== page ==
Recordings of chant tend to fall into two groups: those concerned with the beauty of the singing and the singers themselves, and those that attempt to place the chant into something like its liturgical context. This recording by Britain's hot Tenebrae Consort falls somewhere in between. The program consists mostly of a set of chants for the Compline service for Holy Week, drawn from the unusual Sarum chant repertory used in England until the time of the Reformation. For several of the texts, polyphony, in the form of the great Lamentations of Thomas Tallis and a respond by John Sheppard, is added. The general idea of adding polyphony to a sequence of chants fits what would have been done at the time, even if it was Sheppard, rather than Tallis, whose music was associated with the Sarum Office. Musically it all works beautifully. The Tenebrae Consort is pared down to five singers here (four for the chants themselves), and the entire event has an intimate quality, centered on the texts (all reproduced and translated into English in the booklet). And the sound environment of London's small All Hallows Church, Gospel Oak, is strikingly well suited to the aims of the project. Strikingly beautiful, even if it is a little hard to tell what the overarching principle of the program is.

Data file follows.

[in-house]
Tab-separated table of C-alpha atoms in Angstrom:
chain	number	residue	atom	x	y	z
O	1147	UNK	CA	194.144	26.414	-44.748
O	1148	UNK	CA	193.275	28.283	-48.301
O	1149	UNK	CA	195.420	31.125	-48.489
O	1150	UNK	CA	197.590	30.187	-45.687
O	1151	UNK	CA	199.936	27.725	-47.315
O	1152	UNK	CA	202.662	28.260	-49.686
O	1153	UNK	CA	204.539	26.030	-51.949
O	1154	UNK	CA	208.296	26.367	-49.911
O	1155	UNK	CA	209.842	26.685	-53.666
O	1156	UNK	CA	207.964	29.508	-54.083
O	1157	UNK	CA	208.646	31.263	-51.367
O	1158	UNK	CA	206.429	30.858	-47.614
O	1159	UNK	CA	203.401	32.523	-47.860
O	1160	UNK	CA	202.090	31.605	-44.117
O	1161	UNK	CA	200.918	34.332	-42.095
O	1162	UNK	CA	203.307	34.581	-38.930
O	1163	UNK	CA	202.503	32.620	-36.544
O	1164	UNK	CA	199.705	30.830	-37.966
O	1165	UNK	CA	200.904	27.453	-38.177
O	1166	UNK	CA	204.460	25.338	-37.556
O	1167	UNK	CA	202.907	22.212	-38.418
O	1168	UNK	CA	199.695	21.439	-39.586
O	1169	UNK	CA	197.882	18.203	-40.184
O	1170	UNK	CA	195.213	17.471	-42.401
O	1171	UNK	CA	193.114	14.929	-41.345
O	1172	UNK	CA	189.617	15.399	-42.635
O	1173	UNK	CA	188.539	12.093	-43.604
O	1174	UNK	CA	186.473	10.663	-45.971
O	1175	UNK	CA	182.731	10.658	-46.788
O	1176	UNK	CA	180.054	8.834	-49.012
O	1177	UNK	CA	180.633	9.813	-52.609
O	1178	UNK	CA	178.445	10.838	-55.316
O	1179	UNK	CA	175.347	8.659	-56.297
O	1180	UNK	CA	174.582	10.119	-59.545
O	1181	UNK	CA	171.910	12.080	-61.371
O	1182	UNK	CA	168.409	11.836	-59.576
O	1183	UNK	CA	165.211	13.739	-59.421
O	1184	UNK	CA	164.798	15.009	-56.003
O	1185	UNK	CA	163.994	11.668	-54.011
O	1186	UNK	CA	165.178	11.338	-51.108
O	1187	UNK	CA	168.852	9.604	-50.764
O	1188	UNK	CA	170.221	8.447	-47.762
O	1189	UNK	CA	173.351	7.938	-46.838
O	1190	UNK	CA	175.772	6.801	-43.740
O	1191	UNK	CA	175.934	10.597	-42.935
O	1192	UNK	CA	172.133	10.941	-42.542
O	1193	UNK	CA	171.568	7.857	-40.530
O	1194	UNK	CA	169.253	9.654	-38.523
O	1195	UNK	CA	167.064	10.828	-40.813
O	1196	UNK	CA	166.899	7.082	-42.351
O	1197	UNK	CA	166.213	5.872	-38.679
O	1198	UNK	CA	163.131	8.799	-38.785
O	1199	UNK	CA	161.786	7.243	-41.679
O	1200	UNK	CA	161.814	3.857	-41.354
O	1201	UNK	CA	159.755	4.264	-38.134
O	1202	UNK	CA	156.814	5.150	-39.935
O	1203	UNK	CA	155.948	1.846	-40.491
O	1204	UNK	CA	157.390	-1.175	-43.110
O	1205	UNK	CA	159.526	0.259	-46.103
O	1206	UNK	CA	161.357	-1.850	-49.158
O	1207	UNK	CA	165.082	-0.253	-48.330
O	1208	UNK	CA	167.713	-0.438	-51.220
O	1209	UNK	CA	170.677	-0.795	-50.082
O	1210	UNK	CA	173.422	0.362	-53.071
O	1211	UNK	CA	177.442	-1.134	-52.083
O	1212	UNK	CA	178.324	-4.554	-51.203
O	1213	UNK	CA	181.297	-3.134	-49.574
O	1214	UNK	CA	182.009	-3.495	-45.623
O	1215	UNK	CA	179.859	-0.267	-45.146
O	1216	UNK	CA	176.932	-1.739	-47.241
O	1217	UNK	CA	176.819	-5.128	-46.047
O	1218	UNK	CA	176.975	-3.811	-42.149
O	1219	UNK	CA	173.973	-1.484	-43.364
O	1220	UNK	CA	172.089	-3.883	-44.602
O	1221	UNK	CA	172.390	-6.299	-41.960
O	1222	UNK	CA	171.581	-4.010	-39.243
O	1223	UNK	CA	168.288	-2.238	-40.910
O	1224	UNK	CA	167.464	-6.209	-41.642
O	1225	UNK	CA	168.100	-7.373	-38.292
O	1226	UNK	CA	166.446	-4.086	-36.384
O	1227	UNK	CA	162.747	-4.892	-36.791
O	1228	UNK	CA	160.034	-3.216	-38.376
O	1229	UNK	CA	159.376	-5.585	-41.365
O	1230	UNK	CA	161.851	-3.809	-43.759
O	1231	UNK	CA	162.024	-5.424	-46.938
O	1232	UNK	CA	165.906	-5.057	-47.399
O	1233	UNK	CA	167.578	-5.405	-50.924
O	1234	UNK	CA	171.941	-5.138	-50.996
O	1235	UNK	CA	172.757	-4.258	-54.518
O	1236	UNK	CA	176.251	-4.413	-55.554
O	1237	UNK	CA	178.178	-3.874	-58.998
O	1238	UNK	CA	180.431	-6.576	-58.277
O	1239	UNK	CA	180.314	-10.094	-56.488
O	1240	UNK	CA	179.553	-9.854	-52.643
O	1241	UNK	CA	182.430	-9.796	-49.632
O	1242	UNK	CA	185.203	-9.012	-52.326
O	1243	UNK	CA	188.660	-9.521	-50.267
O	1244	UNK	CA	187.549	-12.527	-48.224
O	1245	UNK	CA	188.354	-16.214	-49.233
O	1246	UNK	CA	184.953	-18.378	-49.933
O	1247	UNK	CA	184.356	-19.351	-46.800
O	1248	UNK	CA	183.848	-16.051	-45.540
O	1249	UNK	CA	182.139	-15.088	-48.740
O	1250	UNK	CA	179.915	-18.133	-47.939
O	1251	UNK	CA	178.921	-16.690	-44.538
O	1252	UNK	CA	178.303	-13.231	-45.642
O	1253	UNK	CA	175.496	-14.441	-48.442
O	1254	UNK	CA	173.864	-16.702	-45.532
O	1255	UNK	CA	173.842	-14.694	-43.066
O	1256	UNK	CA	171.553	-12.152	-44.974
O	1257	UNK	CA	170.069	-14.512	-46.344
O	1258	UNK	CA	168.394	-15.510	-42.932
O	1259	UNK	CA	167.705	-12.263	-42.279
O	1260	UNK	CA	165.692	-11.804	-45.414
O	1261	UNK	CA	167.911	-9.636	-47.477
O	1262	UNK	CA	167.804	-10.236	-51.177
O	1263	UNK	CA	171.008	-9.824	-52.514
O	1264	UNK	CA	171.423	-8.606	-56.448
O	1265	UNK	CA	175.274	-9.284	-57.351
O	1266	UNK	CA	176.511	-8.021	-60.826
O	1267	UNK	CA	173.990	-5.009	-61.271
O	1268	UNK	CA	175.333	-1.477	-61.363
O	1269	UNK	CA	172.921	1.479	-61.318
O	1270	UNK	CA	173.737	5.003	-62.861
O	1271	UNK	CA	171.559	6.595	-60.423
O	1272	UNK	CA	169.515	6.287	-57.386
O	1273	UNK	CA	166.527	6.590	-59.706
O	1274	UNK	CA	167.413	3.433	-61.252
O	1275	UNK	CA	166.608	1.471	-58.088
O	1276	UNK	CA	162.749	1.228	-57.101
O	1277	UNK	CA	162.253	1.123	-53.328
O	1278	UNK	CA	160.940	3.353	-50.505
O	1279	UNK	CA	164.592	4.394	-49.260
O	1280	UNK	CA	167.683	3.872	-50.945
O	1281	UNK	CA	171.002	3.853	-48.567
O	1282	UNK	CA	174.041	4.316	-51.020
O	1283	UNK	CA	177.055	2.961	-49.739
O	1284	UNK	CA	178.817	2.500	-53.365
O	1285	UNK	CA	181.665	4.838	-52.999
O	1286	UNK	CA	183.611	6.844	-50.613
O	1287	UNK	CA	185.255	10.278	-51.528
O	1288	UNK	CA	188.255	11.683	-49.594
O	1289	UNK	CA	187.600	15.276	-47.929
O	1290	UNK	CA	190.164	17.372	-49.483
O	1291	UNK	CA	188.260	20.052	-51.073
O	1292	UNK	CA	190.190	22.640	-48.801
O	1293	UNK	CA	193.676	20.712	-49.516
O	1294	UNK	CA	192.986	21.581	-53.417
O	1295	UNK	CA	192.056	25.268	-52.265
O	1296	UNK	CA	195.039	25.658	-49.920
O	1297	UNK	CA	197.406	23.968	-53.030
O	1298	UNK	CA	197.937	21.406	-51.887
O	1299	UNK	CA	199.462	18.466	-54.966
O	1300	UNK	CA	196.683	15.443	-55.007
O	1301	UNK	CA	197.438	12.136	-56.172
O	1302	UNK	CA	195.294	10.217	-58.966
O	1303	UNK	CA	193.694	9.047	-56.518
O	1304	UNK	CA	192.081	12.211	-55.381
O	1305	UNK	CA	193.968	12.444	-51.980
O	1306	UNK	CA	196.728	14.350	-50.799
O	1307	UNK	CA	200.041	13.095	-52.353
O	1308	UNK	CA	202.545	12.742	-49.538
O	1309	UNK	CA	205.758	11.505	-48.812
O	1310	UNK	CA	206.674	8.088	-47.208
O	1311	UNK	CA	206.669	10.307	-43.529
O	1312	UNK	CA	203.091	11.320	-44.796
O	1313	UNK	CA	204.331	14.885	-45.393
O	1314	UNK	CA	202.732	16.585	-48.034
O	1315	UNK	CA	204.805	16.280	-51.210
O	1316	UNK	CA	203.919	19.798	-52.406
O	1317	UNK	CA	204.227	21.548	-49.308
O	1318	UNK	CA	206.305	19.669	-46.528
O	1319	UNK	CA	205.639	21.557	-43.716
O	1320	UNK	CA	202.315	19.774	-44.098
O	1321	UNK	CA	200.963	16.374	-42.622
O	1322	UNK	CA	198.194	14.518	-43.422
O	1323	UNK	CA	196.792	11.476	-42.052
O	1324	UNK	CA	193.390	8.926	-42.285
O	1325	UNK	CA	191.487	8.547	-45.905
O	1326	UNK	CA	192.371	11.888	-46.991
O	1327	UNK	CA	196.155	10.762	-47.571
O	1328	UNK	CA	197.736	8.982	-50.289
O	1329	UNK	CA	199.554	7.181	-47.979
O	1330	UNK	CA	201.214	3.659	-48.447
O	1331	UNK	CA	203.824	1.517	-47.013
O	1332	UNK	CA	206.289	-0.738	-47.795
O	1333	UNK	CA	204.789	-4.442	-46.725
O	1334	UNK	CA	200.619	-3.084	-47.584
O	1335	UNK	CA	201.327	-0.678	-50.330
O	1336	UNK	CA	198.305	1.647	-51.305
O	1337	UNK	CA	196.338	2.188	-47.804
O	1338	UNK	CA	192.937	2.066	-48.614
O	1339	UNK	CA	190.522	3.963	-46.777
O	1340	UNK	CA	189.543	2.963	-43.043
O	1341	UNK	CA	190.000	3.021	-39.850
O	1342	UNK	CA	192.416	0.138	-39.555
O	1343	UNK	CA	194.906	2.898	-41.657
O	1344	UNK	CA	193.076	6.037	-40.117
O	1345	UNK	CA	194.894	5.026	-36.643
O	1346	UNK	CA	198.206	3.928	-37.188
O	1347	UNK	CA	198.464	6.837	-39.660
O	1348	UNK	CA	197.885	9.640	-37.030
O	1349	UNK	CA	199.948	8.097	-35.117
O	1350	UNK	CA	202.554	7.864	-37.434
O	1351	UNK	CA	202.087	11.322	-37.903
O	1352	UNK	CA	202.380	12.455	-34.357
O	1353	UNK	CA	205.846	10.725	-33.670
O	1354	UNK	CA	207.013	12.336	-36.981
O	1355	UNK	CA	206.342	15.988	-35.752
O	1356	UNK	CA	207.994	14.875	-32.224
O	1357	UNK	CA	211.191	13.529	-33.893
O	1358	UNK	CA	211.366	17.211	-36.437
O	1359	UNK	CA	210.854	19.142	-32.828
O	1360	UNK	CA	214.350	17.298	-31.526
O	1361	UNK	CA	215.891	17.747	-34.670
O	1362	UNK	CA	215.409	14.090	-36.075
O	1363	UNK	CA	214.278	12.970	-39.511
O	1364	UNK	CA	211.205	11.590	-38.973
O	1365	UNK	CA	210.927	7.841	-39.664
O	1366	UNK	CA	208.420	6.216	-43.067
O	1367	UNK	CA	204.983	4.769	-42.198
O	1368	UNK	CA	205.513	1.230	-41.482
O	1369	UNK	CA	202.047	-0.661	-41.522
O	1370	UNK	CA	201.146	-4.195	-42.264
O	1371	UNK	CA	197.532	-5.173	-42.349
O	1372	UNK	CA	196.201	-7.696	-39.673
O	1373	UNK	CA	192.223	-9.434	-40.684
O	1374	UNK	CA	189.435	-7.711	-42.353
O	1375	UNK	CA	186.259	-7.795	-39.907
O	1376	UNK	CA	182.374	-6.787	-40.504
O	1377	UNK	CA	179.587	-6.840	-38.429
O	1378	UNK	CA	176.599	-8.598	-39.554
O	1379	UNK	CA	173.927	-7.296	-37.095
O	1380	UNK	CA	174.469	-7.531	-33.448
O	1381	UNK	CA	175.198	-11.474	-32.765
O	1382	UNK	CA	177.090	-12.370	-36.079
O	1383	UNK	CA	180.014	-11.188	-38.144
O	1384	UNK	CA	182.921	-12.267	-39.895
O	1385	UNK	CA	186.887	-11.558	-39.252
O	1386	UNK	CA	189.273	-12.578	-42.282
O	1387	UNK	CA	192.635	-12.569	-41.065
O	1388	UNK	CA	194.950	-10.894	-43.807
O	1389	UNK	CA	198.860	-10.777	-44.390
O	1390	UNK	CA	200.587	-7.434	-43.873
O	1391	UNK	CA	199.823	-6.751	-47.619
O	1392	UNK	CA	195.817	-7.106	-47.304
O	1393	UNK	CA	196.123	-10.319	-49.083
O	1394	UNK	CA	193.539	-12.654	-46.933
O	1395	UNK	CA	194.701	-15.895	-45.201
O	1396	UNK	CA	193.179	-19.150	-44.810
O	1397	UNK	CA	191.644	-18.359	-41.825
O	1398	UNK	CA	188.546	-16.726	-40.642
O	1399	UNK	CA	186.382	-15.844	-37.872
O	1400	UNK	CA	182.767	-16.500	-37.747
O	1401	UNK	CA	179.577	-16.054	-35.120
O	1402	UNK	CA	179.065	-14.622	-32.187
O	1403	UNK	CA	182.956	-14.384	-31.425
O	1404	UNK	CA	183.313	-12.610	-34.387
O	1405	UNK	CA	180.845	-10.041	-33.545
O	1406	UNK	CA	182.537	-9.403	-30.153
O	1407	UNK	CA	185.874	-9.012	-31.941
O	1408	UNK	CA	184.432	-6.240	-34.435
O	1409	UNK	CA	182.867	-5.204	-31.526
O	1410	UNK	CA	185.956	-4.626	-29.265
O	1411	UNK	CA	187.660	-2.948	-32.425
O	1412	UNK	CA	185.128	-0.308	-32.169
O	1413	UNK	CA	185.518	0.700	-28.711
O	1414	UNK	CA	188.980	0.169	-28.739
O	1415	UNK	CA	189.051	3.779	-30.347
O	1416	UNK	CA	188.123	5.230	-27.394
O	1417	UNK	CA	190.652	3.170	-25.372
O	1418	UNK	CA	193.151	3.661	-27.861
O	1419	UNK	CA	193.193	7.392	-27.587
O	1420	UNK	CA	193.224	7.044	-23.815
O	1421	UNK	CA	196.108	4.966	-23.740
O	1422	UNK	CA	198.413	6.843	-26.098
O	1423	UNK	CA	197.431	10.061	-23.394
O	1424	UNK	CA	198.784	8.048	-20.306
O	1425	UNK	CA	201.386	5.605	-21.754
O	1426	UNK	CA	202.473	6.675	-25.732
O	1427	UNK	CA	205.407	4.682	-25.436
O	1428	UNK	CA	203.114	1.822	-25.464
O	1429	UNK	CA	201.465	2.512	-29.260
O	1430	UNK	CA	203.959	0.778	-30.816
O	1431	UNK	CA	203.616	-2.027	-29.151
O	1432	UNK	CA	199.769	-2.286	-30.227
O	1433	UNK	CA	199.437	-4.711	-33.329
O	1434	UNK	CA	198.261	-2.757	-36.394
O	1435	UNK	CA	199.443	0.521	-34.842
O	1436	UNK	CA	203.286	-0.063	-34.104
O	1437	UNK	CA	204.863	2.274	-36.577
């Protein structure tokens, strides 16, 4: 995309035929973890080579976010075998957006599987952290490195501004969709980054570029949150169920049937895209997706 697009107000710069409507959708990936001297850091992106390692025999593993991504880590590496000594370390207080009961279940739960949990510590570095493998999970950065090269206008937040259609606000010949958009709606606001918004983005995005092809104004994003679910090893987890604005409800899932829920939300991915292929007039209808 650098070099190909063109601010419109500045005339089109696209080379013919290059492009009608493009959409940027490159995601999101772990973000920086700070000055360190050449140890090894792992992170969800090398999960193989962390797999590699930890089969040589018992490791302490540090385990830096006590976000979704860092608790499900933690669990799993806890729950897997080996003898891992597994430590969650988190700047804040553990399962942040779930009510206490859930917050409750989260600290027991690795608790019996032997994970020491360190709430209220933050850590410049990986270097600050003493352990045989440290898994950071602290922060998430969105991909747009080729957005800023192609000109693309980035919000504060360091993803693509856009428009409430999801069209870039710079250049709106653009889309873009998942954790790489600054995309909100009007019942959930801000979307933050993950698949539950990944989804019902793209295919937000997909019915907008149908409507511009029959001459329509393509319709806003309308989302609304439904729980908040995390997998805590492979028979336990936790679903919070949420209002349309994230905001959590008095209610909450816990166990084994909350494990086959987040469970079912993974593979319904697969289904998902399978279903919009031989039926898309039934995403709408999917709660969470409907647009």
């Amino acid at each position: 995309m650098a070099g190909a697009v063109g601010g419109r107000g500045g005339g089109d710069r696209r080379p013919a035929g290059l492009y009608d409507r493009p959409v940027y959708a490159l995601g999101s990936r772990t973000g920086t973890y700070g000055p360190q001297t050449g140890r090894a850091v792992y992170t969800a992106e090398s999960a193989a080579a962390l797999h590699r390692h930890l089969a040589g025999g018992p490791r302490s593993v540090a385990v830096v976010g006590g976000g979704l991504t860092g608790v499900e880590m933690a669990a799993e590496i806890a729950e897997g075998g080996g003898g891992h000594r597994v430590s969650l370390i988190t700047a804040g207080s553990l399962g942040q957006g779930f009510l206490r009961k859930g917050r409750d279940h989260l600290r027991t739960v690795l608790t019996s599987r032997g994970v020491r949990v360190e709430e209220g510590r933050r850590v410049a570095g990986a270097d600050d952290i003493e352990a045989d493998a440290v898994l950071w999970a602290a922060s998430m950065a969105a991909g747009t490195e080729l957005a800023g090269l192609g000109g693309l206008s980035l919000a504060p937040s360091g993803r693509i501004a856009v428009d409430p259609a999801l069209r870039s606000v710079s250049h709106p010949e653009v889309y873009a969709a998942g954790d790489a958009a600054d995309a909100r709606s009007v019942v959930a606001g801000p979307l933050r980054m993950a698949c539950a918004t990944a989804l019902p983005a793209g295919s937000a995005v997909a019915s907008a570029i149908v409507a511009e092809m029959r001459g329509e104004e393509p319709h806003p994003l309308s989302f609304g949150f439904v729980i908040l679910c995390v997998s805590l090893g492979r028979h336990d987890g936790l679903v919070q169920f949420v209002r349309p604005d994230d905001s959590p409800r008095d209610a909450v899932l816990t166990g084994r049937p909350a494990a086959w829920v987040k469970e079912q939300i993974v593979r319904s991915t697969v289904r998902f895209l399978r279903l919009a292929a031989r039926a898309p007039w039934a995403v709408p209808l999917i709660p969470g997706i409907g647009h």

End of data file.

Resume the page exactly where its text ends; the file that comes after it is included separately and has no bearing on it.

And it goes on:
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AllMusic Review by James Manheim
|Compline for Passiontide|
Miserere (Antiphon) / Cum invocarem / In te Domine speravi / Qui habitat in adiutorio / Ecce nunc benedicite (Psalms)